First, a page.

Prevention of cerebral palsy during labour: Role of foetal lactate

Department of Obstetrics & Gynaecology and Genetic Biology, University of Verona, Verona, Italy.
Archives of Gynecology and Obstetrics (Impact Factor: 1.36). 08/2008; 278(1):17-22. DOI: 10.1007/s00404-007-0531-1
Source: PubMed


Intrapartum foetal monitoring goal is to prevent foetal asphyxia and its most severe consequence: cerebral palsy (CP). In this paper we describe the detection methods and the criteria needed to assess asphyxia during labour for preventing CP. Foetal cerebral damage assessment is considered from the medical-legal point of view. CP represents the most frequent pathology of childhood related to pregnancy and childbirth with an incidence of 0.2% in children born alive. It is clinically regarded as the result of a spectrum of diseases due to damage or to faded development of the nervous system which generally appears at the time of the first stage of intra-uterine growth or depends on problems arising at birth. The goal of our analysis is to recall the various moments in which this event can take place and, if possible, the moment and the degree of the event of asphyxia and its effect on foetal conditions, in order to control and treat it.
One hundred and eighty-eight fetuses were evaluated by means of Apgar score, intrapartum cardiotocography, observation of the presence of meconium stained amniotic fluid, and clinical features of distress at birth. Lactate concentrations were measured during labour and at delivery in blood samples obtained from the foetal presenting part (foetal scalp) and from the umbilical cord with the use of a rapid electrochemical technique.
Evidence of clinical foetal distress was not related to the severity of asphyxia. An increased lactate level was found in asphyctic infants and a clear correlation between lactic acidosis and foetal distress was documented. Low Apgar scores were observed in infants with moderate or severe asphyxia at delivery. Scalp lactate correlated significantly with umbilical artery lactate (P = 0.49, 0.01), but with neither Apgar score at 1 min (R = -0.21, ns) nor at 5 min (R = -0.11, ns). Lactate concentration was higher in case of instrumental delivery compared to spontaneous delivery (P = 0.0001). No perfect correlation was found between lactate level and neonatal outcome, but there were not a significant number of neonates with immediate complications. The rate of instrumental delivery in the distress group was significantly higher than in that of the healthy fetuses (P < 0.01), so spontaneous labour was less frequently associated with foetal distress than instrumental delivery (P < 0.01). In the distress group, severe variable decelerations were generally recorded in the second stage of labour. The incidence of neonatal Apgar score </=7 in neonates with abnormal baseline foetal heart rate (FHR) was higher than in those with severe variable decelerations, mild variable decelerations, and transient tachycardia (P < 0.05). The duration of the active second stage of labour correlated significantly with the presence of foetal lactate (P < 0.001) at the time of crowning of foetal head, and the presence of lactate in umbilical cord blood at delivery (P < 0.001). Expulsion time >/=45 min, compared with a shorter active second stage, and acidaemia at birth implied larger arterial-venous lactate differences (P < 0.001). The presence of foetal lactate at crowning was also significantly associated with the level of umbilical arterial-venous lactate difference (P = 0.03).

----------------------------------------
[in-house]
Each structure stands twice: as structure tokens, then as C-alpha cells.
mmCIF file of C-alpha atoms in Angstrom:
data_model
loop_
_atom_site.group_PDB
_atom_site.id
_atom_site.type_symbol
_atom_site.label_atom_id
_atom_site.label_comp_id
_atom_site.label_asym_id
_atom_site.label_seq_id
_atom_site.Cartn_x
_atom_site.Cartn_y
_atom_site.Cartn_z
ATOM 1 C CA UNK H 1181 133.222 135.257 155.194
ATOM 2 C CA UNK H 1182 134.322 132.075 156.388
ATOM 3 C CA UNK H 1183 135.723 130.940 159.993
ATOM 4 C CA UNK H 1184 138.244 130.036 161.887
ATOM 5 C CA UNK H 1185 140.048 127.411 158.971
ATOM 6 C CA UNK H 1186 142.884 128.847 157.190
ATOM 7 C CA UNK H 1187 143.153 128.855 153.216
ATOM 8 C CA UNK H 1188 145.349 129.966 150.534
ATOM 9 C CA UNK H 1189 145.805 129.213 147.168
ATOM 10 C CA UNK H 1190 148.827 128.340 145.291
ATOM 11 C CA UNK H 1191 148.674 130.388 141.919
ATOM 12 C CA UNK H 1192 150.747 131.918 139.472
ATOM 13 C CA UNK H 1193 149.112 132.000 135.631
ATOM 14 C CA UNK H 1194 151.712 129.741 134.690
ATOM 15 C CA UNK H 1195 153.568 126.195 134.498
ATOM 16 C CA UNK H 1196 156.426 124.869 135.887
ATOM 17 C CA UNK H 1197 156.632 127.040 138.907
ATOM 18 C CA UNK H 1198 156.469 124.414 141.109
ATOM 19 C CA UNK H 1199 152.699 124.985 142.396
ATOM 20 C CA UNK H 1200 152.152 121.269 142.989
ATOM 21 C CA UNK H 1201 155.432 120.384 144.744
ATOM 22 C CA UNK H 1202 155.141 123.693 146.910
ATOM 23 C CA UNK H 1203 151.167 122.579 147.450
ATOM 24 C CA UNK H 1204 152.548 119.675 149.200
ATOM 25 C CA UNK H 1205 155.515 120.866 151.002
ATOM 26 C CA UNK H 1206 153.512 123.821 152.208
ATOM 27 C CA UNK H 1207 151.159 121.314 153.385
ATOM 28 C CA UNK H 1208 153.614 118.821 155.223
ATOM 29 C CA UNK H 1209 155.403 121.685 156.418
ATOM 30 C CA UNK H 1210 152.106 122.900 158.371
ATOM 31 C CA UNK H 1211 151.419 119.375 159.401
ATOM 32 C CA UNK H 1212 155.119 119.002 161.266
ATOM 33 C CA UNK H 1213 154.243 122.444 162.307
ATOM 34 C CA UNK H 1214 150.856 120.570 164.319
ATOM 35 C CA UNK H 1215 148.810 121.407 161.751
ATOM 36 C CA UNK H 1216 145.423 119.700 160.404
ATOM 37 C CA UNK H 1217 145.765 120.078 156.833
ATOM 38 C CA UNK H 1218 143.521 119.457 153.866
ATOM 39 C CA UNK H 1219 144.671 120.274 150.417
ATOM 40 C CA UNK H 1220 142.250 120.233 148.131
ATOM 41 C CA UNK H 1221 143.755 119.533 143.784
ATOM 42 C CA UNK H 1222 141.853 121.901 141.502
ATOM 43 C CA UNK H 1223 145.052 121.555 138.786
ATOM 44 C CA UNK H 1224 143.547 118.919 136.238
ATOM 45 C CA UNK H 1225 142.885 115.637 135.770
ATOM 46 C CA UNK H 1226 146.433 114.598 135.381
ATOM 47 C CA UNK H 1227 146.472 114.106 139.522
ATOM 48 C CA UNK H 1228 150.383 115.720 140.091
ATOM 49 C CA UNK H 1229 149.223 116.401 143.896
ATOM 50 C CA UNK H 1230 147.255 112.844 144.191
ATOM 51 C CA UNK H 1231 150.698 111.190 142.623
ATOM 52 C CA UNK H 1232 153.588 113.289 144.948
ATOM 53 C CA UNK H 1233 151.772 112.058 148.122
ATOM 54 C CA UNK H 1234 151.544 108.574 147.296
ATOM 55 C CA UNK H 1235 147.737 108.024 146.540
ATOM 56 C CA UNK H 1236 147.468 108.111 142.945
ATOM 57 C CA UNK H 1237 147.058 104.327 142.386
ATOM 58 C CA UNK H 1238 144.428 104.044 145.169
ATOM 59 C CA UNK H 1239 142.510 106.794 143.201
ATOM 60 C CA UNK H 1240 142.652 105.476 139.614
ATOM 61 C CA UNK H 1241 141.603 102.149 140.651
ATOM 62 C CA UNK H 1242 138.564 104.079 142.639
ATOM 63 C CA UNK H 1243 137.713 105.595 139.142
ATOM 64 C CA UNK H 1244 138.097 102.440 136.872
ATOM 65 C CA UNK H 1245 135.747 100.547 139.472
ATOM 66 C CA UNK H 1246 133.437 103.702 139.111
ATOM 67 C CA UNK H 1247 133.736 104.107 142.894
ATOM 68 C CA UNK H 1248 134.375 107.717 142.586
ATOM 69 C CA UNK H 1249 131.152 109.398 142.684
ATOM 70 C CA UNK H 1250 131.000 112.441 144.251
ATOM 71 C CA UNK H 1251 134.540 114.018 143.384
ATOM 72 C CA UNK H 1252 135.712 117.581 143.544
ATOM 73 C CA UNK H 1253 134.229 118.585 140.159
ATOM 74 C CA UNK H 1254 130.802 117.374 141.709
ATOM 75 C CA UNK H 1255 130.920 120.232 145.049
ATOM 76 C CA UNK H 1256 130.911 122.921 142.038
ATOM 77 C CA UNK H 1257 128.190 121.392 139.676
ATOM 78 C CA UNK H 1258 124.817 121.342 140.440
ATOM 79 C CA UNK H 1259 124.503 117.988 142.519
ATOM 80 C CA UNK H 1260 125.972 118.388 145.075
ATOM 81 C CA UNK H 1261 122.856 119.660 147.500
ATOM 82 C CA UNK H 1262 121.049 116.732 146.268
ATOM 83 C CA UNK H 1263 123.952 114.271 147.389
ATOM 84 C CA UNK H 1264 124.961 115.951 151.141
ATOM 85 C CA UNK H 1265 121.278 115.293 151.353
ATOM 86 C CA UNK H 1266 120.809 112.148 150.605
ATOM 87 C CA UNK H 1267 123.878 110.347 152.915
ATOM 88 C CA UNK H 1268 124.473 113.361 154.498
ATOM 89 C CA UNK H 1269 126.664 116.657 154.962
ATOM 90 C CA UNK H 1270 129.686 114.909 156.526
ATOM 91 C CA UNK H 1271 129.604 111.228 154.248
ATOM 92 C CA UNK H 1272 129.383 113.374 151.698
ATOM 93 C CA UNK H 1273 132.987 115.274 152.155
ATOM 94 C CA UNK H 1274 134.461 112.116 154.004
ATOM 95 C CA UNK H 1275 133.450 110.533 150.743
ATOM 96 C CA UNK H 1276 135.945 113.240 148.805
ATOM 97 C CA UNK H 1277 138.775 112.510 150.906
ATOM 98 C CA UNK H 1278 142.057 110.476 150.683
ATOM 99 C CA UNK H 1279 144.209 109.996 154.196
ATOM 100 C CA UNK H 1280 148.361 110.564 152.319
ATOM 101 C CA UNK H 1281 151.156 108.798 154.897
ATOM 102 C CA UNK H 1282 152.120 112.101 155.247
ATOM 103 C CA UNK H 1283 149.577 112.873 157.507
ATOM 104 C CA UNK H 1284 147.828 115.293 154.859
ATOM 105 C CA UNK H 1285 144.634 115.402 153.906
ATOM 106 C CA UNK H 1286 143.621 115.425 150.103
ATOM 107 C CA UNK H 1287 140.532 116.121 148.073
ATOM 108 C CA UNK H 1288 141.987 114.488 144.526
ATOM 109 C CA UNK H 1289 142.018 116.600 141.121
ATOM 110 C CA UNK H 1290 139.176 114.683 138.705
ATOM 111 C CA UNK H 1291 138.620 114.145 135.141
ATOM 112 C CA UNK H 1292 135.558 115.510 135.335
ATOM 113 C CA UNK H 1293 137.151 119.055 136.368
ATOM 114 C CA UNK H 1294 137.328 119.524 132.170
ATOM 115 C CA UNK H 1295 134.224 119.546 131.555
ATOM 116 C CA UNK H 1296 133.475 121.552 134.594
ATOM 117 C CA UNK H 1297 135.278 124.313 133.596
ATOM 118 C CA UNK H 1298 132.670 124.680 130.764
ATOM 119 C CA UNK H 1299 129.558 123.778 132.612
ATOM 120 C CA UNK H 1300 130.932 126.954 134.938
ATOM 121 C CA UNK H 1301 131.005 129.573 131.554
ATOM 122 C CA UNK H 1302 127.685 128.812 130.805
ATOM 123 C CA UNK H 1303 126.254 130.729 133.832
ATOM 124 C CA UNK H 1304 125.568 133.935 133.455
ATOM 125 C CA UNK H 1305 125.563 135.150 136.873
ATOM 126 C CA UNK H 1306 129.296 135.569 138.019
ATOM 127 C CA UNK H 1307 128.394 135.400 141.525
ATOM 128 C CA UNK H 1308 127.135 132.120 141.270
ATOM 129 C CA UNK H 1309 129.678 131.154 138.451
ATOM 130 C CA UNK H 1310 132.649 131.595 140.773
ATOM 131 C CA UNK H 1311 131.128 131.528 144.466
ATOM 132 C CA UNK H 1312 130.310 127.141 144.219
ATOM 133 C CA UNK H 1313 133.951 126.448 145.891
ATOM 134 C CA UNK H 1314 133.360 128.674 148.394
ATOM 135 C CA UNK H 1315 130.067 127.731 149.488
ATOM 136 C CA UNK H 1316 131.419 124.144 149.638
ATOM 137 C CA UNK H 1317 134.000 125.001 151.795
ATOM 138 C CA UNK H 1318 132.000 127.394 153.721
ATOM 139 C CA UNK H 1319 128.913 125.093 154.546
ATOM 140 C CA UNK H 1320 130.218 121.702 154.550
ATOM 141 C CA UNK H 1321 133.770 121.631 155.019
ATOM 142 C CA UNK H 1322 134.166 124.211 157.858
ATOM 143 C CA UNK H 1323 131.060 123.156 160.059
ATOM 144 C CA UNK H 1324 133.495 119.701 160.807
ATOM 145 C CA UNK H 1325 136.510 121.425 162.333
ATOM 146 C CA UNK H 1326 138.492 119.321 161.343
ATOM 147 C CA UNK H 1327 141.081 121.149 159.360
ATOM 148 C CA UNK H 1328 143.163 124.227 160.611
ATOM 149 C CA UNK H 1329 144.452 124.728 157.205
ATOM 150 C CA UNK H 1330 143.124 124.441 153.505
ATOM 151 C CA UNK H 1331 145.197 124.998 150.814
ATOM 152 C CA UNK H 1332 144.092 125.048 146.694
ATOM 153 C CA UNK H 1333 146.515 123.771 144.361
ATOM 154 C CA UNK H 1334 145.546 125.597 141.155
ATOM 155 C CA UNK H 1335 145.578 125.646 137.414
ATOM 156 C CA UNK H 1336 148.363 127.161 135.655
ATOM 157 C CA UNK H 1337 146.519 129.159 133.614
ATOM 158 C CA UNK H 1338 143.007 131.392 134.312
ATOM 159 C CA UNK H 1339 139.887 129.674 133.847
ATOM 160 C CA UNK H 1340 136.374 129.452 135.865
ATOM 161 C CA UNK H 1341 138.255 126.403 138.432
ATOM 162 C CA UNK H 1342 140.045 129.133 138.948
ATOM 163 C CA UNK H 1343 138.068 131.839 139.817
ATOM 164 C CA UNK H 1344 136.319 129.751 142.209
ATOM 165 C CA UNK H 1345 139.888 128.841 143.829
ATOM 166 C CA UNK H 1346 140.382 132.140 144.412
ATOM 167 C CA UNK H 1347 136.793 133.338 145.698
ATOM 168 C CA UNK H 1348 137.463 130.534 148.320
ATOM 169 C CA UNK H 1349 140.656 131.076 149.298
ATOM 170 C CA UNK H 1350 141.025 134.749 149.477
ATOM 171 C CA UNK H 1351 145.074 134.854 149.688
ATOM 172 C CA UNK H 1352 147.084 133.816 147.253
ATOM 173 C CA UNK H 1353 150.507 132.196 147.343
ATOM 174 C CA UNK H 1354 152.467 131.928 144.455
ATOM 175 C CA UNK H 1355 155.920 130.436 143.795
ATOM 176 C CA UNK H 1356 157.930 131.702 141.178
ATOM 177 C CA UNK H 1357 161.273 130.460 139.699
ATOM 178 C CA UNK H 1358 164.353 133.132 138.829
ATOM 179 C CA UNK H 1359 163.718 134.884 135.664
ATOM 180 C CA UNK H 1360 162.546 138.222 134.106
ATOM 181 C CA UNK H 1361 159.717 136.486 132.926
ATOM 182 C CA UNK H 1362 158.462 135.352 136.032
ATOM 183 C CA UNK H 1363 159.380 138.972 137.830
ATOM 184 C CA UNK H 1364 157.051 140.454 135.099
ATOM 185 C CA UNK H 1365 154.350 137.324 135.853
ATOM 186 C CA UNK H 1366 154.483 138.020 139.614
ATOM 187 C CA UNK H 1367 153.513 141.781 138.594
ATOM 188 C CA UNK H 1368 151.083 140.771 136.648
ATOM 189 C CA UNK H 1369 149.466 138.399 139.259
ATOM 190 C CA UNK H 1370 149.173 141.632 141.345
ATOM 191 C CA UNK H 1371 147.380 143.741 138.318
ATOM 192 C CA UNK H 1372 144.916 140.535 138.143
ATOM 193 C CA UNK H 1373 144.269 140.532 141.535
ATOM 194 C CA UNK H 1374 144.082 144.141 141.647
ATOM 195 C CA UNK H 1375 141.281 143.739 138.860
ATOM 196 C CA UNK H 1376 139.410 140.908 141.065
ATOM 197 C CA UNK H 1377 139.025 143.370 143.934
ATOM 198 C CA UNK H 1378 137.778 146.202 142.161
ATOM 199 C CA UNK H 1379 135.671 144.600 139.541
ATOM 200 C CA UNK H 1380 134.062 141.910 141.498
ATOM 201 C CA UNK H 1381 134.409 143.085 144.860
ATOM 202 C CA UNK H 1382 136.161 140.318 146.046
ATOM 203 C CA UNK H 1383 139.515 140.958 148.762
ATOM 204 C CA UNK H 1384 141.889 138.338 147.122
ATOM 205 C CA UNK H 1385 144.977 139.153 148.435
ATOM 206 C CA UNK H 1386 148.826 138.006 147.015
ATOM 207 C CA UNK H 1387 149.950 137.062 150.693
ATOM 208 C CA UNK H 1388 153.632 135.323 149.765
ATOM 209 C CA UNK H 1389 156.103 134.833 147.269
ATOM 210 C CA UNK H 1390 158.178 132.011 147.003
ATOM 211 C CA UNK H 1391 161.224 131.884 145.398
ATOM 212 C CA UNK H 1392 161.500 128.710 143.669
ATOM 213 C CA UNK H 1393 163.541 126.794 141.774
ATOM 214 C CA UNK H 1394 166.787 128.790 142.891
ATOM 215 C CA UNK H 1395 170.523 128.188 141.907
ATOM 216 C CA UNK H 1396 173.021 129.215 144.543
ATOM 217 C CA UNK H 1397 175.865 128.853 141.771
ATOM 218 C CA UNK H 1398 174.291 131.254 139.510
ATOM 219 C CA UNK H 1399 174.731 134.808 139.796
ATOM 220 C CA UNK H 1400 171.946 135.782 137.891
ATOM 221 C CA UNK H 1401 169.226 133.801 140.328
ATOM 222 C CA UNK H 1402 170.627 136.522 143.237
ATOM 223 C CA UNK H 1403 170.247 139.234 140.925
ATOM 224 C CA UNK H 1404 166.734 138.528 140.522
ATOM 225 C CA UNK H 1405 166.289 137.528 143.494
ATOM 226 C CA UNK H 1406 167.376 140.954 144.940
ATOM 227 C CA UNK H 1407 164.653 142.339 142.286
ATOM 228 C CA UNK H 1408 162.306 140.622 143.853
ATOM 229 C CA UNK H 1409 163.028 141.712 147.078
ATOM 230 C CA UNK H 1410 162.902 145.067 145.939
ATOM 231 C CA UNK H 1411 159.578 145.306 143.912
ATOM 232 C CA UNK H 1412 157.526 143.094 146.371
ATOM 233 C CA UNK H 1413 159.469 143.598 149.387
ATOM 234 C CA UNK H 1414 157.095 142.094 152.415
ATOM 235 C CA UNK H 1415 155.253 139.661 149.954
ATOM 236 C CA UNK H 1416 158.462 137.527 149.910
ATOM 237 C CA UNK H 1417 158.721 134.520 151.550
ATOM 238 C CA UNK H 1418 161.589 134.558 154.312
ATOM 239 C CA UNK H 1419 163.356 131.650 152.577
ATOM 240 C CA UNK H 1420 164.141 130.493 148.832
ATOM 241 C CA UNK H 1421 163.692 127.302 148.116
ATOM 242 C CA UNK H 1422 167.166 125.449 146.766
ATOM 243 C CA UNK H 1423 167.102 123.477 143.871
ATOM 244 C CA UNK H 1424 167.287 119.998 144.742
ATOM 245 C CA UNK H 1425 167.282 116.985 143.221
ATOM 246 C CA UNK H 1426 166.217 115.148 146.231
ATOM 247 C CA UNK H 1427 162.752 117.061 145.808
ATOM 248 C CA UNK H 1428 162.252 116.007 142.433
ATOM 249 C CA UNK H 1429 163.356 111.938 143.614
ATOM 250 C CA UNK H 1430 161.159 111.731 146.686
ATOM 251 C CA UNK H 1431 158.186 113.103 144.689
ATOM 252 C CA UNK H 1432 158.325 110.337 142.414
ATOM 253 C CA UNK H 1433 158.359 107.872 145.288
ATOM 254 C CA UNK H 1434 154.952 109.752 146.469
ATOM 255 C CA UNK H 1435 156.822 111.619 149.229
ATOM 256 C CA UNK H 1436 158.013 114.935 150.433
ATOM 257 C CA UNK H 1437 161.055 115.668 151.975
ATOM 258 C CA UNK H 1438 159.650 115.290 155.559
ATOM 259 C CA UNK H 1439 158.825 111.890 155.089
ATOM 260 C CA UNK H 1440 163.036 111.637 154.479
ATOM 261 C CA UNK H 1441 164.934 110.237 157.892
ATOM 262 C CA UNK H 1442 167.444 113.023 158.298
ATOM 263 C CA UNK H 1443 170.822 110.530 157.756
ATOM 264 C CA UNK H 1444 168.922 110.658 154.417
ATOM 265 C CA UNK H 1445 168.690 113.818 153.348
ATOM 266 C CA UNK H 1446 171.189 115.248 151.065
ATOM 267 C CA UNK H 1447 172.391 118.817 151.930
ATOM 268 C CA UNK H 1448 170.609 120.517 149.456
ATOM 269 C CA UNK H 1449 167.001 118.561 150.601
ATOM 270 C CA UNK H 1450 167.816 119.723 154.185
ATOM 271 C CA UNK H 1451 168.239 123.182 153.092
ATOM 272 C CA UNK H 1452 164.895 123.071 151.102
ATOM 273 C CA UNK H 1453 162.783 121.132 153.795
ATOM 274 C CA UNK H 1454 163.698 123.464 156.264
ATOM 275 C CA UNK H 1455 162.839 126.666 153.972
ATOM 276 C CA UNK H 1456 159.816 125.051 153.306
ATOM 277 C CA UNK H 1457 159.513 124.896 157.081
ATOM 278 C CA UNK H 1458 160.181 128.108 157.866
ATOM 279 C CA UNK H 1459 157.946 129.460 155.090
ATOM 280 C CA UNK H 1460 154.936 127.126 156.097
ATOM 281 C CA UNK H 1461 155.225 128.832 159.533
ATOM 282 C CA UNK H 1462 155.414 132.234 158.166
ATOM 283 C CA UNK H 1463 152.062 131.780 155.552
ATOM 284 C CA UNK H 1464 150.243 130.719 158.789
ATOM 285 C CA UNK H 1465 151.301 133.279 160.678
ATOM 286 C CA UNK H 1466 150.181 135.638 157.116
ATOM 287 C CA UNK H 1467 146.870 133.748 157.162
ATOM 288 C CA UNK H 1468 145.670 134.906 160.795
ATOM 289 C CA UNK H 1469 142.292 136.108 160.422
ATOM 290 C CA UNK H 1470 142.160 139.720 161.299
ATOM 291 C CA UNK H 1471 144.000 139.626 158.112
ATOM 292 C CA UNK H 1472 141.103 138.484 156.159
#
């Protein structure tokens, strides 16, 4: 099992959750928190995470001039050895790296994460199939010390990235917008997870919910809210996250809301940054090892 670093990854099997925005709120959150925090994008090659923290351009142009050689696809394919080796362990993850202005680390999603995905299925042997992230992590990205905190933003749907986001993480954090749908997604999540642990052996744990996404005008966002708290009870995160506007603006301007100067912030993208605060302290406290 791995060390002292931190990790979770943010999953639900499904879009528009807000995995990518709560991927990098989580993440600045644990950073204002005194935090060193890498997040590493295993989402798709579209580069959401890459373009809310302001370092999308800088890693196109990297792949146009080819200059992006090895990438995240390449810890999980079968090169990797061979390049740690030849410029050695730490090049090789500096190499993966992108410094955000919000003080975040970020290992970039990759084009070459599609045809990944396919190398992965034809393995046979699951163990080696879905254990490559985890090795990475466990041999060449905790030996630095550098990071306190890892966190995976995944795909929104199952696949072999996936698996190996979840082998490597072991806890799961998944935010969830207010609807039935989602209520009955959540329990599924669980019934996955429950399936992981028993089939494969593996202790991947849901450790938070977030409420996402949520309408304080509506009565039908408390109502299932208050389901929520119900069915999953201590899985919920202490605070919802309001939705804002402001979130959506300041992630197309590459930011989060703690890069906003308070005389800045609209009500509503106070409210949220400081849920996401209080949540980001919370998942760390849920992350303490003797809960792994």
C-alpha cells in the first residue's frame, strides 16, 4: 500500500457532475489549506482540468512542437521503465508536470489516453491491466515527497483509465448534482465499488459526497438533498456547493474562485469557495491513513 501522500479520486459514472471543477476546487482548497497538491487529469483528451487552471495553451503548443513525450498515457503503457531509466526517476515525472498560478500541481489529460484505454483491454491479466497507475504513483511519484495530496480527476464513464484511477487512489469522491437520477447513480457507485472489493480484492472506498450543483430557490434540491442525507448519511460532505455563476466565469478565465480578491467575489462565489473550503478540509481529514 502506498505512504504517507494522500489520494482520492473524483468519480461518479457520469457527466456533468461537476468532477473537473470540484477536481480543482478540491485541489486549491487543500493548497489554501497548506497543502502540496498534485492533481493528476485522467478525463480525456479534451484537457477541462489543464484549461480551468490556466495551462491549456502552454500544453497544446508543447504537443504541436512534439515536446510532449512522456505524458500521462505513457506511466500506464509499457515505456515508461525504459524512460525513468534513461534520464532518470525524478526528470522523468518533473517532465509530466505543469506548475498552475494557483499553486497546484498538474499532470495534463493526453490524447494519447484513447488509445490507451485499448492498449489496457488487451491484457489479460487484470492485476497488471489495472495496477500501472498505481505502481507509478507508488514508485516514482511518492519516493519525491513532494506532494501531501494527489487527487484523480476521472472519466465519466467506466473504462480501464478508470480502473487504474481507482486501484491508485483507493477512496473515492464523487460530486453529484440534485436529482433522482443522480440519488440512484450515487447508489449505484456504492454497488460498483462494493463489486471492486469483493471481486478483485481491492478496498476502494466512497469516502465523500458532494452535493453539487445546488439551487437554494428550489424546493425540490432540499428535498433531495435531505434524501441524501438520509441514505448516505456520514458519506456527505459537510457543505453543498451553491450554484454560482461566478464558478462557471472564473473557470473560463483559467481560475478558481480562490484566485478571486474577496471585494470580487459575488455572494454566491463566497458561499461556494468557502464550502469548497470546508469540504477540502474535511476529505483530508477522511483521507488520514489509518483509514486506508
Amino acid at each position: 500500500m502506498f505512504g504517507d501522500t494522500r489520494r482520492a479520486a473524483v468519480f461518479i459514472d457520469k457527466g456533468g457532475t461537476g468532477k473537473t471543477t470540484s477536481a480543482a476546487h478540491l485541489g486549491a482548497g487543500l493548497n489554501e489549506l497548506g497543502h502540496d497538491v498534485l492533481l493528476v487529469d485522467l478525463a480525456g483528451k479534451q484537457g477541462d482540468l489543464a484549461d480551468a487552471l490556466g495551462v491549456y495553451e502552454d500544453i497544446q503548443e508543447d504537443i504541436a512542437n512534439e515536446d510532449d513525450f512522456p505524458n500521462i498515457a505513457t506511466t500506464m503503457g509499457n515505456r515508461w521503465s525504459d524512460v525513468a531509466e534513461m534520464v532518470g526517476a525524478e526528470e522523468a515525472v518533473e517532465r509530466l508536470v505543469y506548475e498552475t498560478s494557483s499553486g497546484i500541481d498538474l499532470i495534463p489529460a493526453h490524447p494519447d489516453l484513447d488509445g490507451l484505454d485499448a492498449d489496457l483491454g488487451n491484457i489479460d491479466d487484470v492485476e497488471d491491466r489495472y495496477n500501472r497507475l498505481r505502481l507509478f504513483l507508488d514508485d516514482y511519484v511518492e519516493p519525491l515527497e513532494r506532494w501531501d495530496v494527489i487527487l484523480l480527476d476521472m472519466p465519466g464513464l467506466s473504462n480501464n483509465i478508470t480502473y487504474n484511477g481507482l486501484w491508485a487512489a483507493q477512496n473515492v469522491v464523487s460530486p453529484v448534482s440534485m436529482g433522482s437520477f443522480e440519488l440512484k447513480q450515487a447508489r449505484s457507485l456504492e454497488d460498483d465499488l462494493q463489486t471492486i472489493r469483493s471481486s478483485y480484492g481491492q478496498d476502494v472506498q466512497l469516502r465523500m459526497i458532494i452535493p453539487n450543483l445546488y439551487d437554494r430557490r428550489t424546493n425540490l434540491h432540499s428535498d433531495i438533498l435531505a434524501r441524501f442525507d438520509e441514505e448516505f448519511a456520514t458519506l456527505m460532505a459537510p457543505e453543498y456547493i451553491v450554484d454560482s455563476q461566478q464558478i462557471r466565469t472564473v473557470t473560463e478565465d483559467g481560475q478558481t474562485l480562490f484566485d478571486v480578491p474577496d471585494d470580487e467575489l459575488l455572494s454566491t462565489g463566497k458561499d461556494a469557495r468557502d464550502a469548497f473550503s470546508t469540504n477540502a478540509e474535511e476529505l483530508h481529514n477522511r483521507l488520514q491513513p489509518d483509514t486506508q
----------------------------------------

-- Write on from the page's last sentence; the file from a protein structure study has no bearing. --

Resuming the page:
Analysis of the fetus should start with the assessment of lactates and acid-base balance. The method which revolutionized the techniques of foetal monitoring is undoubtedly represented by cardiotocography. However, likely most of neurological outcomes are not correlated with a perinatal event or with peripartum asphyxia. Approximately 10% of cases of CP would actually be due to perinatal asphyxia, and this percentage approaches approximately to 15% if we consider only newborns at term. This again confirms the weak association of a causal relationship between asphyxia and CP. In addition, available foetal suffering markers are vague and allow to identify only less than half of the effective cases of newborns which will develop CP.

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